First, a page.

Sharklab members regularly take part in water-based research through snorkeling or diving. Snorkeling research is open to anyone who is confident in water, and can swim. It is supervised by experienced snorkelers. Dive research can only be carried out by certified scuba divers. Fortunately for Sharklab, we have many very experienced and highly certified divers who are members. Sharklab- Malta owns a number of sets of snorkeling gear and wetsuits and has access, through its increasing network of supporters, to any other equipment required for this research. This allows members who do not own their own equipment to take part in these activities.
The main objectives of Snorkel and Dive Research are:
- Identifying and collecting data on elasmobranch living in Maltese waters.
- Learning about the marine habitats around the Islands.
- Taking pictures as a record of elasmobranch and the other marine life around the Islands to accurately log sightings.
- To have fun exploring new areas of water and often un-dived locations.
- To have a greater appreciation of our marine environment.
Elasmobranch are marine species, so this research is critical, not only to encounter them in their own environment, but also to better understand the marine environment itself. Water-based research allows members to learn all about what goes on under the surface of the waters around the Maltese Islands.
Snorkel and dive research takes place all year round, when the weather allows (which is most of the time) and members get the opportunity to take part in these regular activities. Through this study we have made same great discoveries and members have personally seen, during research activities, a number of different elasmobranchs:
- Common Stingrays (Dasyatis pastinica)
- Marbled/Spotted Torpedo Rays (Torpedo marmorata)
- Blackchin Guitarfish (Rhinobatos cemiculus)
- Common Torpedo Rays (Torpedo torpedo)
- Roughtail Stingray (Dasyatis centroura)
We also have reliable information on local sightings of Bull Rays (Pteromylaeus bovinus), Common Eagle Rays (Myliobatis aquila) and the Giant Devil Ray (Mobula mobular) from local divers and friends of Sharklab- Malta and we hope to see these ourselves during future research.
Although to date, we have not seen any sharks, it is hoped as our research continues; we will encounter true sharks within Maltese waters.
We have only received a few reports of sightings of sharks, but they are very difficult to validate as they are often only a quick glimpse of something passing by. These have never been near to the coast and without pictures to confirm the sightings; all we can do is speculate what could have been. The reality is that so few sharks are left in the Mediterranean, that sightings are now a rare occurrence.
Ghajn Tuffieha Bay Research
As part of our snorkel and dive research we have entered into collaboration with “The GAIA Foundation” who are responsible for the coastal management of Ghajn Tuffieha Bay, located on the North-western coast of Malta. As part of this collaboration we have embarked on a long term marine study of the bay itself.
This was already an area of extreme interest as, during land-based egg case searches, we found the egg cases (mermaid’s purses) from 4 different species of elasmobranch; they were the Smaller Spotted Catshark (Scyliorhinus canicula), Nursehound (Scyliorhinus stellaris), Spotted Ray (Raja montagui) and Thornback Ray (Raja clavata). Water-based research was a natural progression for Sharklab to be able to look in more detail at the bay and its inhabitants.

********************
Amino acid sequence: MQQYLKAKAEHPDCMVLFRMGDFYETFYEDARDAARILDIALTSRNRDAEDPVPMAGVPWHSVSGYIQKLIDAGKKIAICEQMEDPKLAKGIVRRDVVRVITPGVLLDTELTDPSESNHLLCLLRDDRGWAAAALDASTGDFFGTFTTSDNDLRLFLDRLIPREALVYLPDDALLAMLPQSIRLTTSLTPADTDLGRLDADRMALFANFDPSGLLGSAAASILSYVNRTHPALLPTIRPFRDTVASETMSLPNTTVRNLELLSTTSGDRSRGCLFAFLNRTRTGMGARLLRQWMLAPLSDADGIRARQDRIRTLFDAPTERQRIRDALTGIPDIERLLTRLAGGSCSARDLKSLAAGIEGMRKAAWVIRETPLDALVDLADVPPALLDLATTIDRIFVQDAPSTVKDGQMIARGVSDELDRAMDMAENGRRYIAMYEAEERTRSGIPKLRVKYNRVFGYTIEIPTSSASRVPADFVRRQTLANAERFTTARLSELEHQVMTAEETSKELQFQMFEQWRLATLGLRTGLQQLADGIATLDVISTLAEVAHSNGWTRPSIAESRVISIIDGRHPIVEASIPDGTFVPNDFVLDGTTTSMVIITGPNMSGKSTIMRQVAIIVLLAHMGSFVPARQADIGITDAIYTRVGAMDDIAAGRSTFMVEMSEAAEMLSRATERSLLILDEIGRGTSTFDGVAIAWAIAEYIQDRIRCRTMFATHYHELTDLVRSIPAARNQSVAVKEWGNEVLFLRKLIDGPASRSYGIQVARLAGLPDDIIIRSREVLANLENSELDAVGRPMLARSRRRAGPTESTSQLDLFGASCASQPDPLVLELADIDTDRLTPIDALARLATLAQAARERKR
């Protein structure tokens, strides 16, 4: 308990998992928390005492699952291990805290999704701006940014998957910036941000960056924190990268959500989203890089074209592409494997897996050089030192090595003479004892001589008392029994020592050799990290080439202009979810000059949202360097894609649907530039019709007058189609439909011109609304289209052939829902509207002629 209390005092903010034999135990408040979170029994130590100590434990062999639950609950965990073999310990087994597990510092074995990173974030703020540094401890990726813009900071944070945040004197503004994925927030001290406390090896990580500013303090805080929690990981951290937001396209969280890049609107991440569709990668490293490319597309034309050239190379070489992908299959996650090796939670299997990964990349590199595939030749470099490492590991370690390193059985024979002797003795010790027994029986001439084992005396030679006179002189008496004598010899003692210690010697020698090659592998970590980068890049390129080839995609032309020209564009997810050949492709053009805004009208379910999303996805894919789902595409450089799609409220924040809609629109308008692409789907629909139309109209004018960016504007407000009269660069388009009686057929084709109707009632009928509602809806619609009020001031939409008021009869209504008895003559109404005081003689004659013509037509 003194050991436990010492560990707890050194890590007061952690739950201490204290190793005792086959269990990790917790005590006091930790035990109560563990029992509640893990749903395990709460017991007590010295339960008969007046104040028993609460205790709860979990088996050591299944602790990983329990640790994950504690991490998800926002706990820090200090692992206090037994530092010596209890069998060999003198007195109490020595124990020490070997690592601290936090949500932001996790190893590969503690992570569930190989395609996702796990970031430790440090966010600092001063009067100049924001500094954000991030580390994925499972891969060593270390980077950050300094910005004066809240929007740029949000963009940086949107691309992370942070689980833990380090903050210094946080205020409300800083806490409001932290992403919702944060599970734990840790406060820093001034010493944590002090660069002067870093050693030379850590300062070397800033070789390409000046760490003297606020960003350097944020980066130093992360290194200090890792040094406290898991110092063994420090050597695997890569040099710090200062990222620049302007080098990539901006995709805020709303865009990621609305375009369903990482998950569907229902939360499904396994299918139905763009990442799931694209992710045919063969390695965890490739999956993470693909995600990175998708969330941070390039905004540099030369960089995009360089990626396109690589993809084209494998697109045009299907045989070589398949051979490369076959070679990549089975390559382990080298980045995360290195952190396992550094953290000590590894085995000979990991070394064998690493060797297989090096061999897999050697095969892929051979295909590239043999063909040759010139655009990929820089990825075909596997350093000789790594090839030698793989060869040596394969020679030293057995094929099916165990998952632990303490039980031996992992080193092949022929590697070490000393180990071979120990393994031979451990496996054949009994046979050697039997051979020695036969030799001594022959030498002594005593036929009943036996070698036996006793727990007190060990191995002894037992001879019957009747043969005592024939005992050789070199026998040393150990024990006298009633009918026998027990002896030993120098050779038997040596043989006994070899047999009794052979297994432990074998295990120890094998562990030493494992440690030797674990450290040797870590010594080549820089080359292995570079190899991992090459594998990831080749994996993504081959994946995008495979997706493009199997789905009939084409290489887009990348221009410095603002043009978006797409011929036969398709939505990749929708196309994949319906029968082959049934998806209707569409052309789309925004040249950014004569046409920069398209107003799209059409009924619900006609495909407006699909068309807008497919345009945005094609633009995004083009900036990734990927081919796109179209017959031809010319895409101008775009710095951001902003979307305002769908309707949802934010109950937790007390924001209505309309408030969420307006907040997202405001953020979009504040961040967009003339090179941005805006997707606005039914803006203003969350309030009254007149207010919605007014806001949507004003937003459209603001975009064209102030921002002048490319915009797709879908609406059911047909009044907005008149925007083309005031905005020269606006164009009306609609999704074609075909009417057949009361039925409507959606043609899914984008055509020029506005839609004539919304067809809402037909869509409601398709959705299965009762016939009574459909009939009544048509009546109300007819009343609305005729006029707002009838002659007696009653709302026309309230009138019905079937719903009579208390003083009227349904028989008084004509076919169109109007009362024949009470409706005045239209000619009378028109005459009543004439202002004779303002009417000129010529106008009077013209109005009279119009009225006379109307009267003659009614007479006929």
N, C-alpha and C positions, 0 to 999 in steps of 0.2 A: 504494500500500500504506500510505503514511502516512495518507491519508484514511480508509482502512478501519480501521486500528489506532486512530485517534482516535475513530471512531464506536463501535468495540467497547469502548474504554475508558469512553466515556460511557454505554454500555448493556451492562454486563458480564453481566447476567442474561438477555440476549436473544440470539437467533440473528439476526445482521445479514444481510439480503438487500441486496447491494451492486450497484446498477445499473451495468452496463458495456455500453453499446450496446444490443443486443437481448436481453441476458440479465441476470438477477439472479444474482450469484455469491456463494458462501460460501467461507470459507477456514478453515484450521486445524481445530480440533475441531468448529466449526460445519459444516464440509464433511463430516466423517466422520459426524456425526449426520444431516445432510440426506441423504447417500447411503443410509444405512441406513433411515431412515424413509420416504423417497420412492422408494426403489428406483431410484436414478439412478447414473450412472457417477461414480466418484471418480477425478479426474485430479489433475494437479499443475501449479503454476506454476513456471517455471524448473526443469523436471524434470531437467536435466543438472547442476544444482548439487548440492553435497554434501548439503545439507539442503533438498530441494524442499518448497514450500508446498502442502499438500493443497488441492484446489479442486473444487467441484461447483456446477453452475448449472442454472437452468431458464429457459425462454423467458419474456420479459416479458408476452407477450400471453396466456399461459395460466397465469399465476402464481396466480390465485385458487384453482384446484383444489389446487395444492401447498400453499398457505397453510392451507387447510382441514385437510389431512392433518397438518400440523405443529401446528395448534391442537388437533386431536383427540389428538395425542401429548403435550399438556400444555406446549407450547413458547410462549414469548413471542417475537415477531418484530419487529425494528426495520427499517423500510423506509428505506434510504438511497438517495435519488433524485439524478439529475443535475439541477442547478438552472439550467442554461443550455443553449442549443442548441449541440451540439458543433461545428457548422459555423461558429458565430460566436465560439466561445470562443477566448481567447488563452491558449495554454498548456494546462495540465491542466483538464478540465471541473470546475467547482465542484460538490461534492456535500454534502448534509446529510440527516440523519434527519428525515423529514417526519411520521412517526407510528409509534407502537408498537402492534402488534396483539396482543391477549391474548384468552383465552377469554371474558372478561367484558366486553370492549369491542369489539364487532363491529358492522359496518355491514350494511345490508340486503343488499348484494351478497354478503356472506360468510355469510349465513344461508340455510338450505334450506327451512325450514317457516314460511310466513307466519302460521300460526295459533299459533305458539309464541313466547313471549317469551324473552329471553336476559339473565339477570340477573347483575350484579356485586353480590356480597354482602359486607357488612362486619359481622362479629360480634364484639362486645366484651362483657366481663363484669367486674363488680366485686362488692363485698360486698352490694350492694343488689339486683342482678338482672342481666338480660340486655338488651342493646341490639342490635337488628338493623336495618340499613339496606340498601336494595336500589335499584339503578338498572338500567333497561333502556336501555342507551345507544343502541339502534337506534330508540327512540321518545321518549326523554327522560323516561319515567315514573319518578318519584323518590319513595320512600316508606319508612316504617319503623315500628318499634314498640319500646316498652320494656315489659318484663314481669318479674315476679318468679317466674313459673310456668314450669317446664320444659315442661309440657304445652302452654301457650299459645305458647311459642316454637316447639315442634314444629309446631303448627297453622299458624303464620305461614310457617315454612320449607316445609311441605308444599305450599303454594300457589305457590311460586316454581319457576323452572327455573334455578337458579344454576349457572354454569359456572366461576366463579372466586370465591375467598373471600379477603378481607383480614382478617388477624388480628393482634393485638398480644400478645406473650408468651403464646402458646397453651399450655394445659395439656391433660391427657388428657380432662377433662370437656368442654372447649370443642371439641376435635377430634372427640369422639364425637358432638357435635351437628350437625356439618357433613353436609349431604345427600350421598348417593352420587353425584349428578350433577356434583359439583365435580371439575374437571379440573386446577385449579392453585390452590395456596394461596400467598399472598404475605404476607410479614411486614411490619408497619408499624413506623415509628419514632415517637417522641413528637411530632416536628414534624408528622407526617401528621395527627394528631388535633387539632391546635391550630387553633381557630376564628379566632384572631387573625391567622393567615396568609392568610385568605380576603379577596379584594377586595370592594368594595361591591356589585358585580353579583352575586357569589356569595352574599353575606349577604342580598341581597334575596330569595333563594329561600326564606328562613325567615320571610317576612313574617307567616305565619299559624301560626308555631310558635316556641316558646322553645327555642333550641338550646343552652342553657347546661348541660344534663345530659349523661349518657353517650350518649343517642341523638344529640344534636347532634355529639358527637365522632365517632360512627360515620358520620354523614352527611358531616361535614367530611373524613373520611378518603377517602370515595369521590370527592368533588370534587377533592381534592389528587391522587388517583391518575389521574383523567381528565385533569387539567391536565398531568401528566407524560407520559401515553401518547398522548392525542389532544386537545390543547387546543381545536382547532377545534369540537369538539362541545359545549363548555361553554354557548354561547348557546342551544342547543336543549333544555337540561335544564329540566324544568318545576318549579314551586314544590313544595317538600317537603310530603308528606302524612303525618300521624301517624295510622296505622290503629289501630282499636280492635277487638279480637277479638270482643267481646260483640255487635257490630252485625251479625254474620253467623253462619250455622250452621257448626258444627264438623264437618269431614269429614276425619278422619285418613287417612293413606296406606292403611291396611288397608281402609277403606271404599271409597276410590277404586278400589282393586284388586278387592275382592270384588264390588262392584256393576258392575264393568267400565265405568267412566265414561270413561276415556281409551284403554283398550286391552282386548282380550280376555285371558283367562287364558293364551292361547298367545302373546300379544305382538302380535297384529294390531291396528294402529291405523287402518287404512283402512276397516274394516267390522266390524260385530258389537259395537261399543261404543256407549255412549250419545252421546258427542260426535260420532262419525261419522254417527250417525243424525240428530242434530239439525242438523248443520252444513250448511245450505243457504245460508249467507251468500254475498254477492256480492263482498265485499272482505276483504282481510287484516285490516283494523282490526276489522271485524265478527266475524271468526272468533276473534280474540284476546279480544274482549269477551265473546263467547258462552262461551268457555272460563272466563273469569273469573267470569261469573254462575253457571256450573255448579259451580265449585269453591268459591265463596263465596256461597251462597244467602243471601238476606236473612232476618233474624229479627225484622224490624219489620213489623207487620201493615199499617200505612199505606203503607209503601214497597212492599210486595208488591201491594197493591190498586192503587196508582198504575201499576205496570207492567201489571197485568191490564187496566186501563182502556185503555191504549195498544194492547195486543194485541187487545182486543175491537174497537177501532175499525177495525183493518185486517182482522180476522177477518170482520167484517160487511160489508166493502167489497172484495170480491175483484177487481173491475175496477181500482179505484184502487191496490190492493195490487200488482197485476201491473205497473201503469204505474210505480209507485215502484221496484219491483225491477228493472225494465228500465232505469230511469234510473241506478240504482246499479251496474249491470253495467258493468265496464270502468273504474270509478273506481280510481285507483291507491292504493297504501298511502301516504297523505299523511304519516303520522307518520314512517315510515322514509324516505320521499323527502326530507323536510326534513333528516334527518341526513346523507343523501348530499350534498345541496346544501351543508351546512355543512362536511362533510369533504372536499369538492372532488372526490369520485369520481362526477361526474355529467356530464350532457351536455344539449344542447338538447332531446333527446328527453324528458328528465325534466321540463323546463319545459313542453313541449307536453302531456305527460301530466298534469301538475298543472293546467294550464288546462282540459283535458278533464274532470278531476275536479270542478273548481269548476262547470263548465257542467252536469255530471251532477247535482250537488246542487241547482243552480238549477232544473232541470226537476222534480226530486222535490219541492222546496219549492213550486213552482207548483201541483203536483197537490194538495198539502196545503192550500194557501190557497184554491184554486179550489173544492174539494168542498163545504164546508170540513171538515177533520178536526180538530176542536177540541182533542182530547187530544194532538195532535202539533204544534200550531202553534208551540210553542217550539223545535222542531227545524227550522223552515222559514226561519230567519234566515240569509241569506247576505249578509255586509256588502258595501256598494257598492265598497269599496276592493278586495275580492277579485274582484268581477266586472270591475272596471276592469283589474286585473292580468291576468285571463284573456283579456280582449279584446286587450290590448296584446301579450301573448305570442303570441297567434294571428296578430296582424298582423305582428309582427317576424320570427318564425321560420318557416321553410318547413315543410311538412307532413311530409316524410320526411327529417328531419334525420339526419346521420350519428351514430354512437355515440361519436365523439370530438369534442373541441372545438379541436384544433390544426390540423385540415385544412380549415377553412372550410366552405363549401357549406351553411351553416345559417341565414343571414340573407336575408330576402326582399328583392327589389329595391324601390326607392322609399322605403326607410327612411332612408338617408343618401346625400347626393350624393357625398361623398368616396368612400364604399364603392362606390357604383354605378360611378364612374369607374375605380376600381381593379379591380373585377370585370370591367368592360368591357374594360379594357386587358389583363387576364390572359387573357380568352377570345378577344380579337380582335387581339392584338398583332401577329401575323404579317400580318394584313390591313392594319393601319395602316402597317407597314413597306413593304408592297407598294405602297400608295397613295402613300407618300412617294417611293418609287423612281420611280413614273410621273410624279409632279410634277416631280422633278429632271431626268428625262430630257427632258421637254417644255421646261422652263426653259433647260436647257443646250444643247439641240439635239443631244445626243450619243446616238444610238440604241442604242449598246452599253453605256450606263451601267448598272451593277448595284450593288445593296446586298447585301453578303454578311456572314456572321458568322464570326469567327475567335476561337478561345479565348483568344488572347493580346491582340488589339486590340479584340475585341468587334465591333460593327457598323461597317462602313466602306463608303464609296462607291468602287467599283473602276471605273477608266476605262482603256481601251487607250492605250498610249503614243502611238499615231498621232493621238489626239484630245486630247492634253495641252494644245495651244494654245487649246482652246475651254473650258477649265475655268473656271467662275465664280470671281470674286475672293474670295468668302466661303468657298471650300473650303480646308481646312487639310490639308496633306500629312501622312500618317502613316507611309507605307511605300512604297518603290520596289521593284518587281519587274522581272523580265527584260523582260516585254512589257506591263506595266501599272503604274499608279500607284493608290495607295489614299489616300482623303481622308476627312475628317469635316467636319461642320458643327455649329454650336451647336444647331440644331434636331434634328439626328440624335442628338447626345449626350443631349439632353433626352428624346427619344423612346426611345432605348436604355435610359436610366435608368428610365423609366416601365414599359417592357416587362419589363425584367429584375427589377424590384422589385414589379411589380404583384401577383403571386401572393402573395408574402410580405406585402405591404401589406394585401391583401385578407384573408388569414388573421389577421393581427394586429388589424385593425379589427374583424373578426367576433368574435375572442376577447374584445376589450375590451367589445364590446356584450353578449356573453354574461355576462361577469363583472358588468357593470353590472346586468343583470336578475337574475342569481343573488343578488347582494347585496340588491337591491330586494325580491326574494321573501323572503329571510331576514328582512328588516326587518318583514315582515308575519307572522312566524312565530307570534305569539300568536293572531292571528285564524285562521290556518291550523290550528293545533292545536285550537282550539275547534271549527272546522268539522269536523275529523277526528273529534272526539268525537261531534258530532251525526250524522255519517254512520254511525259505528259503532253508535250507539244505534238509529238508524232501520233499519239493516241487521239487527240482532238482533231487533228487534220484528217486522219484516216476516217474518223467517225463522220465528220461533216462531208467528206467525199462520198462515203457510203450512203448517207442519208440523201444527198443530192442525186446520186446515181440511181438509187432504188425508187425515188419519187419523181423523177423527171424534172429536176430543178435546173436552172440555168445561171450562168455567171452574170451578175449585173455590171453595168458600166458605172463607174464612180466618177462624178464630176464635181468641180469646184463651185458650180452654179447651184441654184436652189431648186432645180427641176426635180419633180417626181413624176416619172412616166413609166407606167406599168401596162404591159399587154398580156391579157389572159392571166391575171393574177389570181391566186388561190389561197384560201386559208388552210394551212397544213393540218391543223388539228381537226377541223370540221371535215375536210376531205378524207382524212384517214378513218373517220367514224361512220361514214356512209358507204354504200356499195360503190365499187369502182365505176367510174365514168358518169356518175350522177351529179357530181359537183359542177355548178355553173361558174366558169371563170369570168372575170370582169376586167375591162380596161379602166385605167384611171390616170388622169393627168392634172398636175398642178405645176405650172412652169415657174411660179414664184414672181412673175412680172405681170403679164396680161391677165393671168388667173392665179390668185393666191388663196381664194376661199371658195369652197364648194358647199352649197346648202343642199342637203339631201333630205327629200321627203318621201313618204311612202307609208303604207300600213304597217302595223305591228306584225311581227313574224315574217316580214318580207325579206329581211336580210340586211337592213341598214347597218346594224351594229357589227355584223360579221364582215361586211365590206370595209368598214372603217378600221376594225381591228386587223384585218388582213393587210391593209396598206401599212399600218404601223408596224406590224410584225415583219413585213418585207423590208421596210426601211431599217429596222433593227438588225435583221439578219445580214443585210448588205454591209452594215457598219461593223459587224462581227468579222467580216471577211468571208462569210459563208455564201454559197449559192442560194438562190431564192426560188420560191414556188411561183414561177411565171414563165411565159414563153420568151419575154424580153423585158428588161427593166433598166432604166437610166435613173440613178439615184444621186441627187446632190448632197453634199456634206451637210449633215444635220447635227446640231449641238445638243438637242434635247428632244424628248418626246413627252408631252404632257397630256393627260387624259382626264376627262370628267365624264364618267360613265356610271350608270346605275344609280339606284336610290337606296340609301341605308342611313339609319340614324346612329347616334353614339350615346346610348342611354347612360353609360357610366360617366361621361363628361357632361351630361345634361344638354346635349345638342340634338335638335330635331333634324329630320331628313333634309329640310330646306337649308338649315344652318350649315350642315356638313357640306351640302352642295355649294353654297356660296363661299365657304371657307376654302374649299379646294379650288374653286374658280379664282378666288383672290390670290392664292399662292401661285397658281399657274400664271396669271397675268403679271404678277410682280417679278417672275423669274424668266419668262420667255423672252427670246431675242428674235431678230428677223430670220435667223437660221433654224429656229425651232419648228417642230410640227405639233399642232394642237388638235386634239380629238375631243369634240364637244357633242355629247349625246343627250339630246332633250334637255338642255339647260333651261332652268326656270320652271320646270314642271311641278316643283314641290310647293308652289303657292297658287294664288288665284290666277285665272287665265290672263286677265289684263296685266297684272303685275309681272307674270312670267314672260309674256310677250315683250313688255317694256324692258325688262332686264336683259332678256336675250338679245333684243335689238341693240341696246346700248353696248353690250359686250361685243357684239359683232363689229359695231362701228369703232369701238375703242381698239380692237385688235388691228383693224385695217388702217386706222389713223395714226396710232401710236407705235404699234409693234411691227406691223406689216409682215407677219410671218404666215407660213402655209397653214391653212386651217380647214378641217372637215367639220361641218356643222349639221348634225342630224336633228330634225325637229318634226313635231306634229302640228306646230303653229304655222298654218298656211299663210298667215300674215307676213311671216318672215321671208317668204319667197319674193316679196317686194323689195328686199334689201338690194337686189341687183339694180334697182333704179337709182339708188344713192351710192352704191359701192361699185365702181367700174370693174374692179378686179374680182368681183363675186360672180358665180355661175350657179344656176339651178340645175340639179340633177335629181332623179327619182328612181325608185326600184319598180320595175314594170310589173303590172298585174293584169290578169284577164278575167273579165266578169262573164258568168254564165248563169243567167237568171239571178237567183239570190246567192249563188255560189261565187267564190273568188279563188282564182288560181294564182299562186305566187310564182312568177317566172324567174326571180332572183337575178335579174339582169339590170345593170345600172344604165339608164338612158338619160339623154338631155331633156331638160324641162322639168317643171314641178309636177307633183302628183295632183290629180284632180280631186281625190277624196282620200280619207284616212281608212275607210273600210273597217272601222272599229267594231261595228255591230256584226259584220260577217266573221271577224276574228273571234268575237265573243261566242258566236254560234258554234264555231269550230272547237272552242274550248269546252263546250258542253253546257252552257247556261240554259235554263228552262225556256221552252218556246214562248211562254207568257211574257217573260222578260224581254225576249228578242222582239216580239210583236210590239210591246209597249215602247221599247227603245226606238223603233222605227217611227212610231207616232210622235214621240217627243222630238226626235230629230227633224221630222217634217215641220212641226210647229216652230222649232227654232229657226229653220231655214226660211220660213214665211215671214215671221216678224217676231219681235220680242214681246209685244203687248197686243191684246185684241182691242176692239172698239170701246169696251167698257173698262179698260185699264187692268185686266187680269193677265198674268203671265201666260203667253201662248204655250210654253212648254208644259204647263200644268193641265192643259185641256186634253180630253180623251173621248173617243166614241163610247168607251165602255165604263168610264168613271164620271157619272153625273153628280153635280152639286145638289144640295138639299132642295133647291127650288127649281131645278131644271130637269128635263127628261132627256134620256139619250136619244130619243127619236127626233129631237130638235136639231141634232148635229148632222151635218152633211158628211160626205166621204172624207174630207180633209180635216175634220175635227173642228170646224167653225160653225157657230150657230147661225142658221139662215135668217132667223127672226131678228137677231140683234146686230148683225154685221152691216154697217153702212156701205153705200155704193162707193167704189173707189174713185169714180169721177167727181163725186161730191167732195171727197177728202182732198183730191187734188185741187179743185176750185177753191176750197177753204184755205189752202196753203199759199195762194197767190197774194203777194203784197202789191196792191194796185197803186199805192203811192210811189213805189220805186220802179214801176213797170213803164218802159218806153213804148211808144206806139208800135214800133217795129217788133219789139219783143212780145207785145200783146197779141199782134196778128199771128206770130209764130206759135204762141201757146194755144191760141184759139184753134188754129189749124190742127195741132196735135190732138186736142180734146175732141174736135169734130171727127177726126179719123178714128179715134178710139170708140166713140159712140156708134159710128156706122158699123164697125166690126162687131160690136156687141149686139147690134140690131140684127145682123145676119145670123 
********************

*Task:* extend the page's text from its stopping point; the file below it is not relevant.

A report detailing the findings of this marine research is available by contacting us: firstname.lastname@example.org
The research snorkels and dives at Ghajn Tuffieha take place over several weekends each time and this research is beginning to build up a picture of the marine life in this location. The variety of marine life present including juvenile Common Stingrays (Dasyatis pastinica) makes this location a fantastic place to explore and learn more about elasmobranch, and the many other inhabitants of the Maltese waters.
If you get the opportunity to visit Ghajn Tuffieha, we recommend you take time to at least snorkel in the bay and explore what lies beneath the surface. (It should be noted that during strong winds and the winter months caution should be taken as this can be a hazardous place – only entered by experienced snorkelers and divers, as unusually strong and difficult currents can be experienced.)
The Snorkel and Dive research is not restricted only to Ghajn Tuffieha and members have explored many of the regular tourist sites as well as some more unusual and less accessible areas.
Some of the areas we have dived or snorkeled recently include:
- Golden Bay
- Cirkewwa (various areas)
- Mistra Bay
- Zonqor Point
- St Thomas Bay
- Mellieha Bay
- Anchor Bay
- Bahar Ic-Caghaq
- Ghajn Tuffieha Bay
- Gnejna Bay
- Xrobb L-Ghajn
This list does not cover everywhere we have been, but is just an example of some locations explored, all of them interesting in their own particular way. Details are carefully logged, and pictures are taken for reference during, and after, all research snorkels and dives.
So far, we have not extended our range of research to Gozo and Comino, but it is planned, in the not too distant future, to start including these in our research.
If you are a Snorkeler or diver, and would like to get involved with the research throughout the Islands with Sharklab, then please get in touch with us. Become a member and you will automatically be invited to participate in all research activities. Details of how to become a member can be found on the link on the home page.
If you want any more information, then please get in touch with us: email@example.com